4) ‘The Escrow’ – Resources to track and conduct escrow online will continue to increase. Less paperwork, more streamlined processes = less costly and easier for Joe on the street to keep track of what is going on. EG: Here’s your escrow web link, and on this page you will see all actions taken and also POCs for everyone involved. Would you like automated emails sent to your cell when each milestone is completed?
I’m sure I missed a whole bunch of issues, but clearly things are going to continue to change regardless of whether a few discount realtors go out of business. Already today, but especially in the coming years, many of the traditional functions performed by realtors and used to justify high commissions will be done online. Still, there will always be a need for good realtors, just not as we know them today IMO.October 10, 2006 at 1:28 PM #37597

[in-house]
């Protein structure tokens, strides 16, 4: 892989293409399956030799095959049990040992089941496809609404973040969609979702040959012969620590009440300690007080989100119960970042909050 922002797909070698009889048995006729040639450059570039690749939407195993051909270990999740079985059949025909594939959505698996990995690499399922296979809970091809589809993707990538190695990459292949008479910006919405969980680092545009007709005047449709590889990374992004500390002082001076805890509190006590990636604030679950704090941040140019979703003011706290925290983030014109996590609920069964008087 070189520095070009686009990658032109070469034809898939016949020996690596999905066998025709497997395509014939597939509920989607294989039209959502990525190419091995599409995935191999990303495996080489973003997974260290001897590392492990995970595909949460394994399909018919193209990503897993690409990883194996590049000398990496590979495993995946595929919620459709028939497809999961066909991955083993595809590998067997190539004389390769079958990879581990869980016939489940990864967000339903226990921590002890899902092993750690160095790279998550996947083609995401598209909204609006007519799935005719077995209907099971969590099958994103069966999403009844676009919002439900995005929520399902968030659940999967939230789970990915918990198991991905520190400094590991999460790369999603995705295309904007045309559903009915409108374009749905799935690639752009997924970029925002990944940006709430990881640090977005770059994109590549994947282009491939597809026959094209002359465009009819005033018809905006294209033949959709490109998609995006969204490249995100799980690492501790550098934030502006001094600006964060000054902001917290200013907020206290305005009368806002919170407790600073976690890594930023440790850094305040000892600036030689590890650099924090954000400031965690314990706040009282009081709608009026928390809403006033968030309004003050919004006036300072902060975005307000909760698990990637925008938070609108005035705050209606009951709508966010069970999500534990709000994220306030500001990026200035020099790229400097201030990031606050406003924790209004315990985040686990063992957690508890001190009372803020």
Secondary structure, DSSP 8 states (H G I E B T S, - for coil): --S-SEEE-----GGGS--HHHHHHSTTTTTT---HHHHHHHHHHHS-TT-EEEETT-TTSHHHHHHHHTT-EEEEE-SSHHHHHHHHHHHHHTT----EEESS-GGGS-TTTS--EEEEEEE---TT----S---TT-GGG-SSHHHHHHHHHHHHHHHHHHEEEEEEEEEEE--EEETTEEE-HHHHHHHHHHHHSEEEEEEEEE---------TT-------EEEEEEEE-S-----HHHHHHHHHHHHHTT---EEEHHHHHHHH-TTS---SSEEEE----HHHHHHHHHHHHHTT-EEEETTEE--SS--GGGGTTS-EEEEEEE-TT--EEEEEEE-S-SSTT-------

I agree with JES that alot could be done more efficiently but that is not necessarily the value you get from agood Realtor. The profitability just isnt there and if the margins get cut substantially you wont have quality people willing and able to do what is really valuable.
Does the Internet call the 3 different heirs in 3 different time zones to explain the offer and deal with the emotions of selling their parents home? Does the Internet explain why a certain location or floorplan has held its value better than others? Does the Internet know the soil conditions a neighborhood is built on? Does the Internet know that the kids on the street have been redistricted to a different elementary school four times in the last 5 years?
If you were buying an investment it might be a little more realistic but buying a home is extremely complicated and very emotional. I can say almost without exception that every buyer I have worked with has bought something completely different than what they initially told me they wanted. Most of these changed their mind based upon information they got from me and are extremely grateful that they had someone capable of pointing them in the right direction.